How can I save the application state for a node.js Application that consists mostly of HTTP request?
I have a script in Node.JS that works with a RESTful API to import a large number (10,000+) of products into an E-Commerce application. The API has a limit on the amount of requests that can be made and we are staring to brush up against that limit. On a previous run the script exited with a Error: connect ETIMEDOUT probably due to exceeding API limits. I would like to be able to try connecting 5 times and if that fails resume after an hour when the limit has been restored.
It would also be beneficial to save the progress throughout in case of a crash (power goes down, network crashes etc). And be able to resume the script from the point it left off.
I know that Node.js operates as a giant event-queue, all http requests and their callbacks get put into that queue (together with some other events). This makes it a prime target for saving the state of current execution. Other pleasant (not totally necessary for this project) would be being able to distribute the work among several machines on different networks to increase throughput.
So is there an existing way to do it? A framework perhaps? Or do I need to implement this myself, in that case, any useful resources on how this can be done would be appreciated.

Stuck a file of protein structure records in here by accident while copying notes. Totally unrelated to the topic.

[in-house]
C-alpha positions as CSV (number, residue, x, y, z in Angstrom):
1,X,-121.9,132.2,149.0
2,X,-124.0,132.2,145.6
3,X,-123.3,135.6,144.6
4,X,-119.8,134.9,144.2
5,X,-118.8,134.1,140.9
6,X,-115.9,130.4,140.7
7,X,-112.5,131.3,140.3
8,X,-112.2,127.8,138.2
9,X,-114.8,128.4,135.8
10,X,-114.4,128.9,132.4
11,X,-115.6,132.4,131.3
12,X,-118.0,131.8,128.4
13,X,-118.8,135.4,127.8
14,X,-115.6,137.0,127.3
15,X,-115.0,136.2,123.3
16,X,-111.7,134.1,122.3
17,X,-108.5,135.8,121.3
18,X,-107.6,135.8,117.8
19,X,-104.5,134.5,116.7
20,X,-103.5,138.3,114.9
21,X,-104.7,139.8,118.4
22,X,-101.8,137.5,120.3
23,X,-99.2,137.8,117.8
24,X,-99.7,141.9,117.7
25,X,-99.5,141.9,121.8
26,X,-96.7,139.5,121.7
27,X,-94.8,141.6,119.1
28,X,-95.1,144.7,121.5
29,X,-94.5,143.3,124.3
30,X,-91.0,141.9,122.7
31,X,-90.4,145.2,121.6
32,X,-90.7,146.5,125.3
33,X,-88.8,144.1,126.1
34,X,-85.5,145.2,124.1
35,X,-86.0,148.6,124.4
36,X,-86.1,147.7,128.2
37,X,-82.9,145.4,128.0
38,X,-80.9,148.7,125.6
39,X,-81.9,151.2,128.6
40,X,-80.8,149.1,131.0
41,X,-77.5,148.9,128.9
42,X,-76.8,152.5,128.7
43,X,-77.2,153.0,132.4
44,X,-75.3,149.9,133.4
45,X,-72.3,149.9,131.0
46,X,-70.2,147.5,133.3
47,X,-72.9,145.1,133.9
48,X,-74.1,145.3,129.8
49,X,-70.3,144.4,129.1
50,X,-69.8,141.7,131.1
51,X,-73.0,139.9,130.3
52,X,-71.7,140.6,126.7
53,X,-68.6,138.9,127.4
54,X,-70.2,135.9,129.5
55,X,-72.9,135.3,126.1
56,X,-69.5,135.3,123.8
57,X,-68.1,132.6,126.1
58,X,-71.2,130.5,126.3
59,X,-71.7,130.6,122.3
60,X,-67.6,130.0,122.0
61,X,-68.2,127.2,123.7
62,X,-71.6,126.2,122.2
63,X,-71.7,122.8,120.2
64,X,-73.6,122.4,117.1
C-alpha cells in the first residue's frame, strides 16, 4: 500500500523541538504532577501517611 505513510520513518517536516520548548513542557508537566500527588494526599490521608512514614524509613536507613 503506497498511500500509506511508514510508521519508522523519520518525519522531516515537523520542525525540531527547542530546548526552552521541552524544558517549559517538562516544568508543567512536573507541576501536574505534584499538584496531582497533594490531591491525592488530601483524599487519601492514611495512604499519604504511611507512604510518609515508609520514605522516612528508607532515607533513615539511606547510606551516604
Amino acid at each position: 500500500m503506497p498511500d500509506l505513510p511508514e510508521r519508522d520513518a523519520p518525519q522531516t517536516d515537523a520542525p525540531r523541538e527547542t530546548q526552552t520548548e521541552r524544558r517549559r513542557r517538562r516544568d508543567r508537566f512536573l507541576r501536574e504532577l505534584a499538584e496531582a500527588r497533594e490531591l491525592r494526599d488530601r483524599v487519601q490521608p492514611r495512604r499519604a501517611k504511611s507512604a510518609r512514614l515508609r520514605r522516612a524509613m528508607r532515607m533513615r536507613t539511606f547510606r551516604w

Problem courtesy of: Michael Yagudaev
I’m not sure what you mean when you say
I know that Node.js operates as a giant event-queue, all http requests and their callbacks get put into that queue (together with some other events). This makes it a prime target for saving the state of current execution
Please feel free to comment or expound on this if you find it relevant to the answer.
That said, if you’re simply looking for a persistence mechanism for this particular task, I might recommend Redis, for a few reasons:
- It allows atomic operations on many data types; for example, if you had an entry in Redis called num_requests_made that represented the number of requests made, you could increment this number easily in Redis using INCR num_requests_made, and it’s guaranteed to be atomic, making it easier to scale to multiple workers.
- It has several data types that could prove useful for your needs; for example, a simple string could represent the number of API requests made during a certain period of time (as in the previous bullet point); you might store details on failed API request that need to be resubmitted in a list; etc.
- It provides pub/sub mechanisms which would allow you to communicate easily between multiple instances of the program.
If this sounds interesting or useful and you’re not already familiar with Redis, I highly recommend trying out the interactive tutorial, which introduces you to a few data types and commands for them. Another good piece of reading material is A fifteen minute introduction to Redis data types.
Solution courtesy of: Michelle Tilley